Week 2 Final: Raiders 37, Ravens 33

Wow. What a crazy, fun game to watch. This is exactly the kind of game a young team needs to get under their belt — sloppy and unfocused at times, but pulling it together and getting it done when it counted the most. Key fouls by the Ravens during Oakland’s comeback drive helped, but Carr and the rest of the team showed great poise in finishing a tough game against a solid opponent.

Full game stats here.

I don’t think anyone foresaw the Raiders putting up 10 points within the first 5 minutes of the game, but that’s exactly what they did. After a couple of uncharacteristic drops by Amari Cooper, Derek Carr hooked up with him on a third-down play with a nice 68-yard catch-and-run for a touchdown. Baltimore started off its following possession with a fumble on the first play of the series, recovered by the Raiders and exploited for a short field goal. Unfortunately, due to the secondary’s continued difficulty in covering tight ends and seam routes, that lead was erased at the end of the first quarter. Sloppy penalties by Michael Crabtree (taunting) and Austin Howard (holding) stalled a promising early drive that would have added momentum to the Raiders’ lead.

Crabtree and Andre Holmes had terrific catches on a 2nd-quarter drive, and throughout the game at critical moments. Murray punched it in on a goal-line run. The defense had a nice stand on a 3rd-and-1 at midfield in the 2nd quarter, though they also gave up two 4th-and-1 plays (one in each half) that each cost them dearly. Khalil Mack and Aldon Smith killed a Ravens drive in 3rd qtr, forcing Flacco to throw, nearly picked by Asante. Offensive third downs were solid in the game, producing a nice long clock-killing touchdown drive late in the third quarter. A long run by Carr on a bootleg keeper was key to maintaining that drive.

The team and coaches deserve a lot of credit for being resilient after a nasty opening-day loss. There’s still a ton of work to do, as the defense gave up nearly 500 yards total, but the team at least showed that they could rebound respectably, start strong, and punch a good team square in the mouth.

Week 16 Final: Raiders 26, Bills 24

One thing to salvage from a tough season like this one is that, when the Raiders have won, it’s been against teams with winning records, and it’s been pretty decisively. Although Kyle Orton managed to lead Buffalo on a comeback drive and make it close(r), the fact is that the Raiders beat up the Bills on both sides of the ball throughout the game. Assuming that the team is finally beginning an upswing to carry into 2015, this is one of those games they can point to as the start of the turnaround.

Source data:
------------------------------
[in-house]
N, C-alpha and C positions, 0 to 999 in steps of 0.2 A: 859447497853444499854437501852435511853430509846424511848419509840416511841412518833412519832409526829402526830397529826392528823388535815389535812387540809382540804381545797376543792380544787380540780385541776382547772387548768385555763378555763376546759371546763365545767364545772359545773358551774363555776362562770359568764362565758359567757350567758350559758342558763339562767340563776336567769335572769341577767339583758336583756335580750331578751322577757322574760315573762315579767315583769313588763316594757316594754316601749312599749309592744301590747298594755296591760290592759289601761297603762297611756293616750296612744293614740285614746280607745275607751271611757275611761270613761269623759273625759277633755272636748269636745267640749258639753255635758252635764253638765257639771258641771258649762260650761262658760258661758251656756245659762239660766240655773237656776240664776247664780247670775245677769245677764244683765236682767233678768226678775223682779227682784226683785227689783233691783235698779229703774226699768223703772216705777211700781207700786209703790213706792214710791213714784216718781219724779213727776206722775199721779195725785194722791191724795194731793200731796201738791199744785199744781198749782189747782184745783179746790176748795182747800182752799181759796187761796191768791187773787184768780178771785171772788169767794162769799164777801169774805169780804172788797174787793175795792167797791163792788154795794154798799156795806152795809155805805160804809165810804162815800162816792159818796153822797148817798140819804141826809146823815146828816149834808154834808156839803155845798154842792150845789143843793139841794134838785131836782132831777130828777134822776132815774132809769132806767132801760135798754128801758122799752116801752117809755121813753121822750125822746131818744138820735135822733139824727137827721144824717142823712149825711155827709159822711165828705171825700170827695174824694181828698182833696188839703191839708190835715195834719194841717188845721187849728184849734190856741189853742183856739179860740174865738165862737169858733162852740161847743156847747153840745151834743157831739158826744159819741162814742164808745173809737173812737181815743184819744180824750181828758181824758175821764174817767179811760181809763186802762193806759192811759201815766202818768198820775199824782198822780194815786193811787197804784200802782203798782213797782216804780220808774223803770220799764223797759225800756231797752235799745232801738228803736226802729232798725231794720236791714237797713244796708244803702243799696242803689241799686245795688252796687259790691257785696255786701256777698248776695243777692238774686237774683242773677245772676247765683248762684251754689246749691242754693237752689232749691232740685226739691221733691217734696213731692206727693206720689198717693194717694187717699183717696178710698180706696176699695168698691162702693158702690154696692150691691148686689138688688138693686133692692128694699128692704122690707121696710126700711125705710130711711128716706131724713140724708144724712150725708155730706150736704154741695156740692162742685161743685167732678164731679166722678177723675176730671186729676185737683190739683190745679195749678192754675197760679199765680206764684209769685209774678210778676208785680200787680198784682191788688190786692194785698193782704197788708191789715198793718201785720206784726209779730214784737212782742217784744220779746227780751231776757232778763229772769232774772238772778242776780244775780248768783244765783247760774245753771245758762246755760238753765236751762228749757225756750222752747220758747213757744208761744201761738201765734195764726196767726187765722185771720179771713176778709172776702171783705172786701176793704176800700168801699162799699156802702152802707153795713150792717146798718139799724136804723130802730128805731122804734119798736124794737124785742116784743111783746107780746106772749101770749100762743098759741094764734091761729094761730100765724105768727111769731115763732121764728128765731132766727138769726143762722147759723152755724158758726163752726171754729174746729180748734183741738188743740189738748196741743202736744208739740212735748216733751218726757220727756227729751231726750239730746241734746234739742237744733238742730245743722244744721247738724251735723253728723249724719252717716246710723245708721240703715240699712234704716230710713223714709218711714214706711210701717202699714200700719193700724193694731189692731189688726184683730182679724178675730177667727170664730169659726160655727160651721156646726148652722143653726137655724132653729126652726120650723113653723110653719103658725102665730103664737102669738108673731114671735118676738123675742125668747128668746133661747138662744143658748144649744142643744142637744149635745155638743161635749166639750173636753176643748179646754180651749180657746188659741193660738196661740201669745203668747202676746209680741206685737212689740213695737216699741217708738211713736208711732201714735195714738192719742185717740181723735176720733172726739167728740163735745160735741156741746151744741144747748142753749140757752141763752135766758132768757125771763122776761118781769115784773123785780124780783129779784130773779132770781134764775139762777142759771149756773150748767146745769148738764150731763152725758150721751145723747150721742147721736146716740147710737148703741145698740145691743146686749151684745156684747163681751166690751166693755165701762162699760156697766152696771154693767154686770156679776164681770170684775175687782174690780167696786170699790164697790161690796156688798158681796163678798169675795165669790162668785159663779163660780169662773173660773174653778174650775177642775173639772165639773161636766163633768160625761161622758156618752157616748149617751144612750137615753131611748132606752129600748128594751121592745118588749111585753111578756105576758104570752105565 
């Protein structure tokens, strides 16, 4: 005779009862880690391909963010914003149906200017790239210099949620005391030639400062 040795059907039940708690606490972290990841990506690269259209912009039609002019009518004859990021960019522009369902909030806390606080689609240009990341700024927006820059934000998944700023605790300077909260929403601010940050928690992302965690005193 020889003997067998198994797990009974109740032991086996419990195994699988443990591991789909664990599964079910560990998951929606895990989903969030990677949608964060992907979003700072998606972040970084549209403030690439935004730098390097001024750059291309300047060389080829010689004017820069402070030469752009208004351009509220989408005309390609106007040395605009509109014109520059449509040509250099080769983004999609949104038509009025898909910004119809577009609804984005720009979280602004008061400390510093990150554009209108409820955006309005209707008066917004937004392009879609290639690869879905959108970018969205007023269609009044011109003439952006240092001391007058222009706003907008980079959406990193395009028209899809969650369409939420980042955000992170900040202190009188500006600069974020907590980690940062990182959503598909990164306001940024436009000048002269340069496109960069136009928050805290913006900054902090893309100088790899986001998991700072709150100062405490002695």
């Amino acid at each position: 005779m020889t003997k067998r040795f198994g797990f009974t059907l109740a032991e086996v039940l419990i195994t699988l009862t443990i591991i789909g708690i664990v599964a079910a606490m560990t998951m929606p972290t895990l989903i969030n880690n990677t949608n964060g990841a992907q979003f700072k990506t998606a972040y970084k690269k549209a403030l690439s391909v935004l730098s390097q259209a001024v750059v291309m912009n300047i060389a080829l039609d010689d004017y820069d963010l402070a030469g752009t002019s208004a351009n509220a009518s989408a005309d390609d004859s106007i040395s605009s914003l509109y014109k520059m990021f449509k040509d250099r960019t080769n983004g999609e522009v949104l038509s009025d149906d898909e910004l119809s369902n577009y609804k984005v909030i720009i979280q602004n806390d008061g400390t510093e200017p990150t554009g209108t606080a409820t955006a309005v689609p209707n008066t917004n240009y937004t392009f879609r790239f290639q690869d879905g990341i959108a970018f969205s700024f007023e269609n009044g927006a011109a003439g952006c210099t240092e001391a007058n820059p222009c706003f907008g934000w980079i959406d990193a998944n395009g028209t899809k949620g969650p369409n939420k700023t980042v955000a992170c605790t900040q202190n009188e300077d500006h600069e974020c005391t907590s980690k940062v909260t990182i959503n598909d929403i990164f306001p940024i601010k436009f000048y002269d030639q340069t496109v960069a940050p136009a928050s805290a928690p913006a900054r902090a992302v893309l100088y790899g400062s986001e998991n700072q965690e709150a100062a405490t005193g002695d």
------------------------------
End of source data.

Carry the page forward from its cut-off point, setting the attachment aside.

Full game stats here.

Khalil Mack is proving to be a beast already. Teams are already double- and even triple-teaming him, and the Bills were no exception. Mack recorded one sack and two tackles and three assists, but he is a much more disruptive force than the numbers reflect. All day, Buffalo had to account for him, and Mack played a huge part in holding them Bills to 13 yards on 13 carries total.

The season ends on December 28 in Denver, always a tough but memorable game. In the meantime, despite some serious bumps in between (which the coaching staff will likely pay for), the team has managed to put together three impressive wins, against teams with winning records and were in fact vying for playoff spots. It may be too-little-too-late for 2014, but it’s definitely something to build on.

Week 15 Final: Chiefs 31, Raiders 13

The Raiders seem jinxed when it comes to visiting the state of Missouri. Two games in three weeks, lost 83-13 total. Maybe it’s something in the water. Maybe the Rams and Chiefs just wanted it more.

Well, Oakland kept it respectable in the first half today, anyway. But several serious miscues — starting with an 80-yard punt return for a touchdown by De’Anthony Thomas — simply put the Raiders in a hole they couldn’t climb out of.

Full game stats here.

While Thomas’ return gave Kansas City a 10-3 halftime lead, it was a disastrous third quarter that put the game out of reach. Oddly, it was a turnover to the Raiders — specifically, Travis Kelce’s fumble directly into the arms of C.J. Wilson, who returned it 21 yards almost to the red zone — that made it clear what the ultimate outcome would be. The offense was unable to capitalize on prime field position and seize momentum, settling for a short field goal.